I began assembling torn fragments of old illustrations of world art book and photographing them. I constantly add to and re-arrange these fragments, which I think of as shards. I use a variety of source materials for this project, both 2 and 3 dimension. The flat images are from a pre-war folio of images The Louvre produced on heavy weight paper. The sculptural elements are fragments I construct from these images to play with the viewers perception of the space I am creating. Here I use natural light almost like glue. A third medium to even out the other two bodies of work and lend a unifying element to my arrangements. My eye remains on photography in relation to perception. For example, we tend to view the intact illustrations of, say, paintings, as “paintings” before acknowledging them as photographs. In “Shards” one means through which I shatter that perception is by drawing attention to the ragged edges of the ripped illustrations. I am emotionally as well as aesthetically drawn to the original works of art. And I feel similarly about the illustrations as well, with their immediate, touchable accessibility that allows me to make them my own, conceptually and artistically. For example, all the fragments are pictures of stone, and the stone-colored compositions are meant to evoke relationships between artistically wrought human figures from the Greco-Roman and Baroque periods, on the one hand, and rough mineral matter on the other.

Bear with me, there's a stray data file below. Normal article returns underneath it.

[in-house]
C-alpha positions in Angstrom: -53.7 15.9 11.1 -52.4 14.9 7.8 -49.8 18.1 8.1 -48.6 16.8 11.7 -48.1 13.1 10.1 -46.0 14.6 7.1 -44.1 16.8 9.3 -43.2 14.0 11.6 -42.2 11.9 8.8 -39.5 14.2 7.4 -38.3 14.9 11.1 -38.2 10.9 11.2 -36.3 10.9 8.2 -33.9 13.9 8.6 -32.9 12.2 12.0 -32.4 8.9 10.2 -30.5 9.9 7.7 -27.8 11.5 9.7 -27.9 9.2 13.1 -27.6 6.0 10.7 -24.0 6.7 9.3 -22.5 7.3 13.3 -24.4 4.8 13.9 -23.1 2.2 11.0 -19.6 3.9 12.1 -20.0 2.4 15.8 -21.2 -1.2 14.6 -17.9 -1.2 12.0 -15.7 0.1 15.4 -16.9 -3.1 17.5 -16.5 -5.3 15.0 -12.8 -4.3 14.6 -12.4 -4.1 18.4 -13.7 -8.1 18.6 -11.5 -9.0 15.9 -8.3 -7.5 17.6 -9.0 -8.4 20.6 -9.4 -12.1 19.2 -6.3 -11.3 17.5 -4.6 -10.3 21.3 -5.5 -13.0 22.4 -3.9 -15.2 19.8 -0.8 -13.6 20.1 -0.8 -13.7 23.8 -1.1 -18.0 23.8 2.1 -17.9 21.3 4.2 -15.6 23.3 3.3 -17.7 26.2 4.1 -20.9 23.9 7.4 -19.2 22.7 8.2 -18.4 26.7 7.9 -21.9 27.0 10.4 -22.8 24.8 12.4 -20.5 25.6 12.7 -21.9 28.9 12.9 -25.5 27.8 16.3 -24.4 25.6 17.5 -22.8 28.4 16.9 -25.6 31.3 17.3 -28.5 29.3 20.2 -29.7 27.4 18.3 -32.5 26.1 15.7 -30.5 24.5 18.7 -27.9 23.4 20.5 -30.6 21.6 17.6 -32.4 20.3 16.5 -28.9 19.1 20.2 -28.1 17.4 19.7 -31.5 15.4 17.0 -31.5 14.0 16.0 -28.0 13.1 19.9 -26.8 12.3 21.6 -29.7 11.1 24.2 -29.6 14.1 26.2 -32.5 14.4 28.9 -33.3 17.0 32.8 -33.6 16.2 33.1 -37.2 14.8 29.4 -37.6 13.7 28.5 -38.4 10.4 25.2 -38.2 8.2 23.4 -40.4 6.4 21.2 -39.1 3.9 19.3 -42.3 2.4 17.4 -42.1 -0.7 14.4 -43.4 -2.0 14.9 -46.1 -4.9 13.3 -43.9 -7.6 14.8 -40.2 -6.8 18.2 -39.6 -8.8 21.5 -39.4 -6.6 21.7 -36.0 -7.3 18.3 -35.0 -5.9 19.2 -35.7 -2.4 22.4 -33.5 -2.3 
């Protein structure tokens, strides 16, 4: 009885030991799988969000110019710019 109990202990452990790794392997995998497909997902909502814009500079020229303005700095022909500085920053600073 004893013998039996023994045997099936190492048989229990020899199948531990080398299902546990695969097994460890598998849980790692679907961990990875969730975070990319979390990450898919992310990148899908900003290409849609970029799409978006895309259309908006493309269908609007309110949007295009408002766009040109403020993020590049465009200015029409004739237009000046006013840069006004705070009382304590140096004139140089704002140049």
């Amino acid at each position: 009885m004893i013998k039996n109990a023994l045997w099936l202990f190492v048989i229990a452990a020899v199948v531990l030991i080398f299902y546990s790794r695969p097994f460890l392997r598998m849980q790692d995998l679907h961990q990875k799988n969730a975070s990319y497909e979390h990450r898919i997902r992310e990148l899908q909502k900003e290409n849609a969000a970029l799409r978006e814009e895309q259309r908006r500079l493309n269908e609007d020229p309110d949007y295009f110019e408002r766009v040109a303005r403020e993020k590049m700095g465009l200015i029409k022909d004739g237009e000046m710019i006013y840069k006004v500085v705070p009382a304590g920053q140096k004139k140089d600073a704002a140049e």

Throughout my work a key artistic principle has been proximity. Proximity has three senses here: a look of relative flatness; an actual close-up view of the subject (in this case, my assemblages of paper fragments); and the use of easily accessible motifs—accessible because the number of available reproductions seems almost limitless. “Shards” allows me to pursue revelations that variously emphasize personal, formal, and cultural issues.